Gold Price Rises When There Is Blood In The Streets
So, the new year or the new decade started with a bang! On January 3rd, 2020, U.S. conducted a drone strike near Baghdad International Airport killing Qasem Soleimani, commander of Iranian Revolutionary Guards’ Quds Forces. Six days after, the tension between the US and Iran continues to rise, threatening a full-blown war between both nations.
Due to this conflict, oil and gold prices have been increasing drastically. This is expected behavior as the demand for oil increases during the war while uncertainty in the world politics and economy tend to spook investors towards safe-haven asset such as gold. In this post, I’ll share briefly why I believe gold is an important asset when it comes to financial wealth.
Gold, USD, and Other Currencies
Most currencies in the world are valued against the US Dollar (USD). For example, here in Malaysia, the current exchange rate between Malaysian Ringgit (MYR) and USD is around RM4.1 for 1 USD. Both currencies move in the opposite direction as they have an inverse relationship. Whenever USD appreciates, MYR will depreciate.
The same applies to the relationship between USD and gold prices. When the US economy is stable and growing, USD tends to appreciate against the price of gold. When there are uncertainty and volatility in the political and economic front, USD depreciates while gold price appreciates. To illustrate this point, let’s review the below screenshot taken from xe.com around 2 PM Malaysia time zone on the 9th Jan 2020
From the above chart, we can observe the below:
1. At the beginning of 3rd Jan, gold buyers require around USD 1,530 to purchase one Gold Ounce.
2. On 8th Jan, at its peak, gold buyers require more, around USD 1,610 to purchase the same amount of one Gold Ounce
3. On 9th Jan, gold buyers require around USD 1,553 to purchase one Gold Ounce (more compared to 3rd Jan but lesser compared to 8th Jan)
As shown above, the number of USD units required to purchase the same amount of one Gold Ounce has increased from 3rd Jan. This simply means USD value has depreciated over the days. Next time, when you hear or read gold price went up or down, try to think of it in the term of currency appreciation or depreciation.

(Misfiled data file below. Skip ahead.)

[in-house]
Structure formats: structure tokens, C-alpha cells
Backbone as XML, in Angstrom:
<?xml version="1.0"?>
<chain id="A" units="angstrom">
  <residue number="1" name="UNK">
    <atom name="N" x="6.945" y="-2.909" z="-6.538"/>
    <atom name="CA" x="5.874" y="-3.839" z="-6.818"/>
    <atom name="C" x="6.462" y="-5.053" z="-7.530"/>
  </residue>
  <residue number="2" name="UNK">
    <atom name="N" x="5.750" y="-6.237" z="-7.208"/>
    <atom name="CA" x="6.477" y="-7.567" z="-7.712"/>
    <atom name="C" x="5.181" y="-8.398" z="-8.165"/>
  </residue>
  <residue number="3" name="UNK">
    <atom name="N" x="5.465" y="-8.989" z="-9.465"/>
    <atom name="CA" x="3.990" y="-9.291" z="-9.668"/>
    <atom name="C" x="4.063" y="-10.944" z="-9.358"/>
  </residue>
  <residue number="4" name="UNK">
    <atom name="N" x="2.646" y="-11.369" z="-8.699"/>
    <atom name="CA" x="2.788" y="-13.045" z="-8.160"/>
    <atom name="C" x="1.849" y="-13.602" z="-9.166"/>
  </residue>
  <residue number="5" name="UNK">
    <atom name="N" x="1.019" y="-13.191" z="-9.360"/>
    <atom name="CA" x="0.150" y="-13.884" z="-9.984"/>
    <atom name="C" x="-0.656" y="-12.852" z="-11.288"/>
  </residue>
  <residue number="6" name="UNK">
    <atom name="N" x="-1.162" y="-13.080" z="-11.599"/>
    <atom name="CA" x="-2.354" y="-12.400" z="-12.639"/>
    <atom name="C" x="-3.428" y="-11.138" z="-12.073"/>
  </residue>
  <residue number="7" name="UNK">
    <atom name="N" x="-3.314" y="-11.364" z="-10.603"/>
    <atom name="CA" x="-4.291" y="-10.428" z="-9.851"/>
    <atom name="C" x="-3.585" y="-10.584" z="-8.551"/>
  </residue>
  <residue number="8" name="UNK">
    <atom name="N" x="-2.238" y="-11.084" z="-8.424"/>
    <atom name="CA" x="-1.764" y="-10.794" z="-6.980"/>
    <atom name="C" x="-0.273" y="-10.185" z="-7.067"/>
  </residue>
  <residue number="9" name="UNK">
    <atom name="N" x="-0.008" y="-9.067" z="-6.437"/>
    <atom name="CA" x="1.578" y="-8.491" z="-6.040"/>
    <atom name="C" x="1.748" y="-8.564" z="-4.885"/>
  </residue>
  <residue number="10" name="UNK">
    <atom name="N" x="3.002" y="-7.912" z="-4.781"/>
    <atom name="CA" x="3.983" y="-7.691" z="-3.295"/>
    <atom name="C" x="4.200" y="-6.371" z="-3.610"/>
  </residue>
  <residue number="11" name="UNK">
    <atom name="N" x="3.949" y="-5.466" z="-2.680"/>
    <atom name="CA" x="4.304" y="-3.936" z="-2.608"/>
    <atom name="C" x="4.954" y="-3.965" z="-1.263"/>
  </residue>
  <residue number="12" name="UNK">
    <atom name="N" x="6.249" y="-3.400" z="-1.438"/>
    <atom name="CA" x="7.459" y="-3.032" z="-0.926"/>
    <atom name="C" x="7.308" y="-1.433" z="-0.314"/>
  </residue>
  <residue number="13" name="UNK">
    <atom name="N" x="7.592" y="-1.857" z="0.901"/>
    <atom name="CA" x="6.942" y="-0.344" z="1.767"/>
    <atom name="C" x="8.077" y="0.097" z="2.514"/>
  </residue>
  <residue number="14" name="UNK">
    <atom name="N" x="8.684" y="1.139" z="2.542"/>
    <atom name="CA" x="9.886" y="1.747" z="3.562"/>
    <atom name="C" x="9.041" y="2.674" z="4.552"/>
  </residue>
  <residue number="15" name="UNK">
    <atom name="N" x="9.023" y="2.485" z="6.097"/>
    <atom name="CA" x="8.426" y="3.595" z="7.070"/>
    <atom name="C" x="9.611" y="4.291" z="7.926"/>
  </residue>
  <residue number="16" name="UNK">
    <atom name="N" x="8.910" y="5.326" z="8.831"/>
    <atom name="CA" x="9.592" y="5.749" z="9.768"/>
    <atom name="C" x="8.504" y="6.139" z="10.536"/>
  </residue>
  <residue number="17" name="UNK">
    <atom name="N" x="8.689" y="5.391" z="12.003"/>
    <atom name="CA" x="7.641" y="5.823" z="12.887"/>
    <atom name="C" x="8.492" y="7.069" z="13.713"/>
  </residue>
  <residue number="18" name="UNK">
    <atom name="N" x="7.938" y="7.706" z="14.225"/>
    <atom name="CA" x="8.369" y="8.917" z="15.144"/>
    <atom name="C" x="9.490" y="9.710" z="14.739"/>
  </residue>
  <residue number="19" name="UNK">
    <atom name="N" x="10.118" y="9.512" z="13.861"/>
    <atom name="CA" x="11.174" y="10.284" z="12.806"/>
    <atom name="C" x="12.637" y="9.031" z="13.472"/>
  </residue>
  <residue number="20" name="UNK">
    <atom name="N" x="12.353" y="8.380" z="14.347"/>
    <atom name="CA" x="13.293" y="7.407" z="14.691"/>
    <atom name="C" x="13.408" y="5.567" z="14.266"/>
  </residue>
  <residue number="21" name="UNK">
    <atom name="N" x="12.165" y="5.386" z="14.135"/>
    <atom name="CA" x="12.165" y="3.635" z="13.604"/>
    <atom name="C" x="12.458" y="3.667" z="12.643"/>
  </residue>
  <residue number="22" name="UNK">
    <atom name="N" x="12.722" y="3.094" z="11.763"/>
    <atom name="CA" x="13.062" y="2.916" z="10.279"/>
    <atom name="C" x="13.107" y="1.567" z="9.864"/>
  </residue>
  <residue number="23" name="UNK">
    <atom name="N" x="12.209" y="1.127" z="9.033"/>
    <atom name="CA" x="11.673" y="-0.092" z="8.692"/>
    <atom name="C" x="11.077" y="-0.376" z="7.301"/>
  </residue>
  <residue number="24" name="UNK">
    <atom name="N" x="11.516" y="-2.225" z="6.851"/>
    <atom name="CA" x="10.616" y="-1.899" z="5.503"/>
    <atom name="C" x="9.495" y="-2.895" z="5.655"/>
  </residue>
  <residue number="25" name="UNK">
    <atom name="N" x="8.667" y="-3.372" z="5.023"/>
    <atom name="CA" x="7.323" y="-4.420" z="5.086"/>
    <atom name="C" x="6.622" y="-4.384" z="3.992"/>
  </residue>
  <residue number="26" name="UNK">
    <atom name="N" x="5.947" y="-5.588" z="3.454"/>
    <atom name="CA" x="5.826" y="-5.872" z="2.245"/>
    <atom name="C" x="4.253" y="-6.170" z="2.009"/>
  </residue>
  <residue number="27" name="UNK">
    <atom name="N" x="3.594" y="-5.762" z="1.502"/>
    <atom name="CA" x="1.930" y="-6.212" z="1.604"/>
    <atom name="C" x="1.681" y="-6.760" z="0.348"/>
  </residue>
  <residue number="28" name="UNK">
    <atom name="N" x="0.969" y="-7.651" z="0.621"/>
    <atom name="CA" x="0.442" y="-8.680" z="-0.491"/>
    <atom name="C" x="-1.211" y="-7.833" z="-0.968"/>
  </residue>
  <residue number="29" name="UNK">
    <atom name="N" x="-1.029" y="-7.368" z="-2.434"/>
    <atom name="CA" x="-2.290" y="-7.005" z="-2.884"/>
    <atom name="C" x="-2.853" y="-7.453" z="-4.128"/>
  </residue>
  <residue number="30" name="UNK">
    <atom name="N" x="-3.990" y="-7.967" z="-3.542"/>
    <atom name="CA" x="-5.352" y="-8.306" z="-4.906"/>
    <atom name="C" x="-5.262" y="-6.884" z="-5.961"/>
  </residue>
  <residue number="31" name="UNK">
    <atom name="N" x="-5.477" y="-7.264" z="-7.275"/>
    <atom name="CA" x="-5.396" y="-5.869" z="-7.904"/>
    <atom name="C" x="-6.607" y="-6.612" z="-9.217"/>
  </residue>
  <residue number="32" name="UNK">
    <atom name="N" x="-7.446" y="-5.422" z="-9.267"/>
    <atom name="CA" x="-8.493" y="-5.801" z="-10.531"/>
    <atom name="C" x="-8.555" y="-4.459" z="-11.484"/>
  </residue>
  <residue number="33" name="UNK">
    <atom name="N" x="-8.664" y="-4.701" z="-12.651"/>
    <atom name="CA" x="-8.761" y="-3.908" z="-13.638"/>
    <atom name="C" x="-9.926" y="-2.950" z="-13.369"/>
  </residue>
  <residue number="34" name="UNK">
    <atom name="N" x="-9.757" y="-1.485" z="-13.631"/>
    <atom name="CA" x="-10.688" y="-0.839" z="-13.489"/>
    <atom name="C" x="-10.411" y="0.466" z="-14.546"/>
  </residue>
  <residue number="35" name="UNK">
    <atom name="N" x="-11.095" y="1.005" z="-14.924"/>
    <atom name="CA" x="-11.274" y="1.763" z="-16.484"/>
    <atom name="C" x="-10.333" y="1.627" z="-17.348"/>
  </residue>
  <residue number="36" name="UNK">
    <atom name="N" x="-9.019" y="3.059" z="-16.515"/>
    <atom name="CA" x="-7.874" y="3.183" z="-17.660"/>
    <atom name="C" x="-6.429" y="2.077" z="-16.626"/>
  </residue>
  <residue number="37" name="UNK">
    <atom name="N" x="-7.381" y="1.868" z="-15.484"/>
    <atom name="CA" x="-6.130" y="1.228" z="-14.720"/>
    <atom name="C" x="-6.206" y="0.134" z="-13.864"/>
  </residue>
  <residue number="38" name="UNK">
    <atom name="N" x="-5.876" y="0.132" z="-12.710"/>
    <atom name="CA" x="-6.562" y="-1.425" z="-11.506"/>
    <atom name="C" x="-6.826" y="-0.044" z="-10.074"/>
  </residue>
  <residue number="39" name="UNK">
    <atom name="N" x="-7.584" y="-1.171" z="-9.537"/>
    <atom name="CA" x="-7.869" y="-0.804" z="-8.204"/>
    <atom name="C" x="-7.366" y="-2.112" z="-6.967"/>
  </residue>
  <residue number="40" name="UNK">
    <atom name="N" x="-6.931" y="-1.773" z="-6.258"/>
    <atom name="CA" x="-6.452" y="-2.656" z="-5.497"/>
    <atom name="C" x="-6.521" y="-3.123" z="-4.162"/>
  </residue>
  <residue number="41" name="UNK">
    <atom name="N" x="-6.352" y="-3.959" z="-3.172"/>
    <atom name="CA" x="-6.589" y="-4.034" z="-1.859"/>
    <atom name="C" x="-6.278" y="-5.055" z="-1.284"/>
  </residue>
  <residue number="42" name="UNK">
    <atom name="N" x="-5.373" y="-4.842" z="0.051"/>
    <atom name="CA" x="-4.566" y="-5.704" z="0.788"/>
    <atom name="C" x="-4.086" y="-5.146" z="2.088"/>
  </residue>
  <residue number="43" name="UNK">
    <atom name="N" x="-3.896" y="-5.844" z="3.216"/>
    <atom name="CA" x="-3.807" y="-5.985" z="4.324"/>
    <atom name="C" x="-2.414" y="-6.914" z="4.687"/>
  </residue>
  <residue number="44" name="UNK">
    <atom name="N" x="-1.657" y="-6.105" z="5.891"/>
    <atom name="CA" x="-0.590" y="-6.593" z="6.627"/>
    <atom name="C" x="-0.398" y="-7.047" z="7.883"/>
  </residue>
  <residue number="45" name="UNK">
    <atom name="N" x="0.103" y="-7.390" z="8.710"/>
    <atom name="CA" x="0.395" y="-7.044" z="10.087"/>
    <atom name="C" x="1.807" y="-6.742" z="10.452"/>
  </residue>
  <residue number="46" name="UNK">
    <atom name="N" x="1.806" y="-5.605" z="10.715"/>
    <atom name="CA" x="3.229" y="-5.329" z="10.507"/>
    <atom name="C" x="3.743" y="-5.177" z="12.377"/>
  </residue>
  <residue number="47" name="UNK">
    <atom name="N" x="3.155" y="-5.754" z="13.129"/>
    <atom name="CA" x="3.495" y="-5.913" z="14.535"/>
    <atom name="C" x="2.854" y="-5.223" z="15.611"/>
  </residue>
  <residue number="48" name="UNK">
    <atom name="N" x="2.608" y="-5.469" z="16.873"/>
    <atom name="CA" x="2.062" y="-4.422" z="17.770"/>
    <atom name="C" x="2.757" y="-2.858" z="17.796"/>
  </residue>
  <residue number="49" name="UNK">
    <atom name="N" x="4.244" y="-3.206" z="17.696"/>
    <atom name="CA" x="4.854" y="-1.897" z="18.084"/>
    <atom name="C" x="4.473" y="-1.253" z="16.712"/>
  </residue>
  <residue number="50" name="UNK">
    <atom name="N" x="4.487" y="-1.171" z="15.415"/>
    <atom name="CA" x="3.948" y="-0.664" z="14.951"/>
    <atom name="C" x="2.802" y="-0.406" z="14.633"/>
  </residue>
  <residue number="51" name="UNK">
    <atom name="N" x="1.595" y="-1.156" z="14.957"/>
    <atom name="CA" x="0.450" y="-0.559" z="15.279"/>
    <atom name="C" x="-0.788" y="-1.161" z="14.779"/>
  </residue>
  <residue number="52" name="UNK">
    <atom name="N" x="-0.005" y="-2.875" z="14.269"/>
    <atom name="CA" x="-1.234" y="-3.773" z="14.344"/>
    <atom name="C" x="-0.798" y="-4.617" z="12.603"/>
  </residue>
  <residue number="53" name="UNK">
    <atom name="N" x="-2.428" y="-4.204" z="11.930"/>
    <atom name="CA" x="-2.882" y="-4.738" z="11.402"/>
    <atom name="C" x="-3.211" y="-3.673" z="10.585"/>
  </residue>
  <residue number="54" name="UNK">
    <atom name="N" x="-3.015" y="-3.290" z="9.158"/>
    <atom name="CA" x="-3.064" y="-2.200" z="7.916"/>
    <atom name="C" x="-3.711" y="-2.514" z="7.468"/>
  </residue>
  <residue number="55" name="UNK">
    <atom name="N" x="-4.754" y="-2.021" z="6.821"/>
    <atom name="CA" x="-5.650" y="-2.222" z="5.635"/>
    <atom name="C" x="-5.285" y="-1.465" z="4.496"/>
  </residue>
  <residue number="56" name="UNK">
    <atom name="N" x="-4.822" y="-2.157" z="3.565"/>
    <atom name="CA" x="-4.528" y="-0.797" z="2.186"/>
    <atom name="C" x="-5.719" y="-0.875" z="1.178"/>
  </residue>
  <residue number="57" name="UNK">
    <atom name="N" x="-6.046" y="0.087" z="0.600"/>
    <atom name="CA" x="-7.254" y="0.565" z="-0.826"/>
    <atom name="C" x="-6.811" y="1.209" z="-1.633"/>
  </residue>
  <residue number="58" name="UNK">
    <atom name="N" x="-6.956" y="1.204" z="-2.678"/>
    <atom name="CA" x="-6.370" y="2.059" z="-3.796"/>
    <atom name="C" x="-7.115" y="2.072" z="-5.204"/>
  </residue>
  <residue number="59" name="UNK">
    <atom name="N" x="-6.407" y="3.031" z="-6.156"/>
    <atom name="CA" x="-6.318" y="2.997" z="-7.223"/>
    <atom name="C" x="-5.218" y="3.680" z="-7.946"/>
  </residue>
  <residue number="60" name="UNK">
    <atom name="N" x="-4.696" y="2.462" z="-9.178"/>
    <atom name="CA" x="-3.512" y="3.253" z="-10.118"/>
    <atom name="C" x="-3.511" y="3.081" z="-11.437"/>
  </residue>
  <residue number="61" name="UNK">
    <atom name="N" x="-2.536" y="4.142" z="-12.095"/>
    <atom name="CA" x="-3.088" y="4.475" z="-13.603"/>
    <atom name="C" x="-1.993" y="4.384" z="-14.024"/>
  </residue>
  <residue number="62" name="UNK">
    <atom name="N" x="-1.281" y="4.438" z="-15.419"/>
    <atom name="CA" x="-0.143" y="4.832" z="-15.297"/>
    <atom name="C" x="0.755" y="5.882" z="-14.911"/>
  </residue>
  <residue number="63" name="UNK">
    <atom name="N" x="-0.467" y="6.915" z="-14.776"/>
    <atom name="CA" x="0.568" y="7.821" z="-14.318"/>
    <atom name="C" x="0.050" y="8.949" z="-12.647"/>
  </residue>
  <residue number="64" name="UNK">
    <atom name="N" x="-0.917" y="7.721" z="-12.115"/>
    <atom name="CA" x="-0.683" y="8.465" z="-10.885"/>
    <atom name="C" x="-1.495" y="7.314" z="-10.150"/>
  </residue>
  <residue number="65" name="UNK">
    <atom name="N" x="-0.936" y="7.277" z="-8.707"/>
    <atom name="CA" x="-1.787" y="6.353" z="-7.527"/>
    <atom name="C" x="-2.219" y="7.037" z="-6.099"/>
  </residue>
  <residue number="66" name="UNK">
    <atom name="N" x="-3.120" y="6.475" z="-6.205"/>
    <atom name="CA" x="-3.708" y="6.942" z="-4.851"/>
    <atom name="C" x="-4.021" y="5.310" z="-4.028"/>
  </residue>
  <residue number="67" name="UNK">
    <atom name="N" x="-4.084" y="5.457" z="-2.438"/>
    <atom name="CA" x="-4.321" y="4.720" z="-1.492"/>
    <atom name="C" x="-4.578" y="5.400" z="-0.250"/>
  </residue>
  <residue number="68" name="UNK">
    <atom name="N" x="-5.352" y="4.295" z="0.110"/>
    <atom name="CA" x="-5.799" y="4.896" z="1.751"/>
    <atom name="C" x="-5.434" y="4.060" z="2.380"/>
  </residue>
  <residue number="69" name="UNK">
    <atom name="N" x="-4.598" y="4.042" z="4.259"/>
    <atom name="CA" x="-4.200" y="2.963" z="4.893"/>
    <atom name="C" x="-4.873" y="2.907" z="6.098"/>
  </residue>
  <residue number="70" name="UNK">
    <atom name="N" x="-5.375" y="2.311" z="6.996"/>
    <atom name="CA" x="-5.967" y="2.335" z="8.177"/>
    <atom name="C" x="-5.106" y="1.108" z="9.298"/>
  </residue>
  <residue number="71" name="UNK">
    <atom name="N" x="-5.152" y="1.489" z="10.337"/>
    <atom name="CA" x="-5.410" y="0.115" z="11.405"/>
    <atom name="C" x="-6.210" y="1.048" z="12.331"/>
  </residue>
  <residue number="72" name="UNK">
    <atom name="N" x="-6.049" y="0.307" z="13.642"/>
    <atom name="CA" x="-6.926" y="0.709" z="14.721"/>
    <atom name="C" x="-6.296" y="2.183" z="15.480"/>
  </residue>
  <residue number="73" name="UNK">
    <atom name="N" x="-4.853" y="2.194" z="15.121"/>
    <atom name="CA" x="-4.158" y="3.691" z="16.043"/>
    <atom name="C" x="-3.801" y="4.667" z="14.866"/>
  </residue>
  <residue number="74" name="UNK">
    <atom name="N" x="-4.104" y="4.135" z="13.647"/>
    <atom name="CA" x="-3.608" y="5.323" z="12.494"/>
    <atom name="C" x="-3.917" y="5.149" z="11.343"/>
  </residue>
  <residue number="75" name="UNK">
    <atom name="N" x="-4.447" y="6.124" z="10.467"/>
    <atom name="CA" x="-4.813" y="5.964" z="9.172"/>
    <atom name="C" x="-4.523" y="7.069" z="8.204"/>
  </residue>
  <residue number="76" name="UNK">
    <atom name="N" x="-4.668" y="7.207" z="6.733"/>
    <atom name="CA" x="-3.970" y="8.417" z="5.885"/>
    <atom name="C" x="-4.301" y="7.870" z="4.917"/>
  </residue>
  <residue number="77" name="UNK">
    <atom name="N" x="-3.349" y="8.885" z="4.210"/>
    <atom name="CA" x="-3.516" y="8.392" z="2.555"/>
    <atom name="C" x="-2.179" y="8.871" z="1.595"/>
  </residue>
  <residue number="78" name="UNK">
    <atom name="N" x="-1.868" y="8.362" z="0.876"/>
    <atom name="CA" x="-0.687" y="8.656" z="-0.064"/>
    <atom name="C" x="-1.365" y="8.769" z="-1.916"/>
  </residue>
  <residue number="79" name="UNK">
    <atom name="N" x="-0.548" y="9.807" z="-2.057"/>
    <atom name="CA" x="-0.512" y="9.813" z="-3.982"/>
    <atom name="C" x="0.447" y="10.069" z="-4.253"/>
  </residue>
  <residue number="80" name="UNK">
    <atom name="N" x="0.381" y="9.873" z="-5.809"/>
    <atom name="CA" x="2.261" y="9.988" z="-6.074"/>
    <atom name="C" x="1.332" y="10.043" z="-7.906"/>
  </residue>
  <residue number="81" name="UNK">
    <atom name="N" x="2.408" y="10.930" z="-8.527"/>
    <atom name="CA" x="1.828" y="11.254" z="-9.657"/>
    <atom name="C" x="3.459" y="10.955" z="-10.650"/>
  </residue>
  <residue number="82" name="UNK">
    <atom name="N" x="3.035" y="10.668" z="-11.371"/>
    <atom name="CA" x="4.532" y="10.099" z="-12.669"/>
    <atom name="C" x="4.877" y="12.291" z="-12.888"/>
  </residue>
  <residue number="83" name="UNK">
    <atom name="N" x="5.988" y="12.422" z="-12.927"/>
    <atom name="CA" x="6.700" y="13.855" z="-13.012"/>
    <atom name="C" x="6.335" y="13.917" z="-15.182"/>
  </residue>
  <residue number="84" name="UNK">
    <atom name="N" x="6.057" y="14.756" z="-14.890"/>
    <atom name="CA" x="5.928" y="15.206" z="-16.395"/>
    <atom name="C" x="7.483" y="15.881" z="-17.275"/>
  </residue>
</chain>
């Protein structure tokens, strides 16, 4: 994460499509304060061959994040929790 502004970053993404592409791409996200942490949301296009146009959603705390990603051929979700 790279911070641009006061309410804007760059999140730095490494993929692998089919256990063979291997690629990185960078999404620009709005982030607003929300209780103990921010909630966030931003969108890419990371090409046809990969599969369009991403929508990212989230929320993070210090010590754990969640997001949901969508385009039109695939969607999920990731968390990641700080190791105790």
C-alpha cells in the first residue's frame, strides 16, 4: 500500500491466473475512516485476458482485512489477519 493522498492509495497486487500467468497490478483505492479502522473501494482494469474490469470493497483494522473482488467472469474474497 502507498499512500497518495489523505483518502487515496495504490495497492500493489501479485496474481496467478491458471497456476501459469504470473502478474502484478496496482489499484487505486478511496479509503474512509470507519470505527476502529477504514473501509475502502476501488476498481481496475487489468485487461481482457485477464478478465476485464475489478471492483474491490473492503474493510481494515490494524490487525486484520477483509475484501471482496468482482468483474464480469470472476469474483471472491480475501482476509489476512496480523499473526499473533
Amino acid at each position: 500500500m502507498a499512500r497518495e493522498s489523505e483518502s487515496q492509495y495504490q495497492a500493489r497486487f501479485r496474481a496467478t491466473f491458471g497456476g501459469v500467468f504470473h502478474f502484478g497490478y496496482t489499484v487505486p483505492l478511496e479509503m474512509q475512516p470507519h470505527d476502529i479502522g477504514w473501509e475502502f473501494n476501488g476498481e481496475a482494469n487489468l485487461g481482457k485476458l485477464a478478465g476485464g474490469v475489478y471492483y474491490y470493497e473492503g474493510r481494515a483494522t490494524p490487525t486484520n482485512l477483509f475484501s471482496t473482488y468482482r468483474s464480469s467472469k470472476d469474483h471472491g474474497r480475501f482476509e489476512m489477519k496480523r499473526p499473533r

I must stress the following point; there are many other factors dictating the value of currencies and gold prices. I’m oversimplifying them in this post just to highlight the importance of Gold to your financial wealth.
Worst Case Scenario
My main concern with my own investment is always on the performance of MYR. Every single investment I have in Malaysia (stocks, unit trust, and EPF) are quoted in MYR. Assuming today I have RM1 million worth of wealth (I wish) and the exchange rate to USD is 4.1. In the USD term, the value of my wealth is around USD 244,000 only (RM1,000,000/4.1).
Now let’s assume, MYR depreciates to 5. Then, in USD term, the current value of my wealth has dropped to USD 200,000 (RM1,000,000/5). Just by a depreciating MYR from 4.1 to 5 (around 18% depreciation), my total wealth has decreased by USD44,000.
Not to sound too pessimistic but what if the exchange rate grows higher than 5? In the 90s, the average exchange rate was around 2. In the 2000s, it was around 3 while in the 2010s it is around 4. It’s ever-increasing. I’m not predicting this will happen, I’m just highlighting that it might happen in the future.
Now, some of you will say why worry about the conversion if everything purchased was in local currency. Well, here is one example. We import most of our rice (our most common staple food) from Thailand. To settle the import payment, we must first convert MYR to USD and only then to Thai Baht. Remember, MYR is always valued against USD. A depreciating MYR causes inflation.
1. Think of the sudden rise of inflation in Malaysia during the 97/98 ASEAN crisis. It was mainly due to depreciating MYR.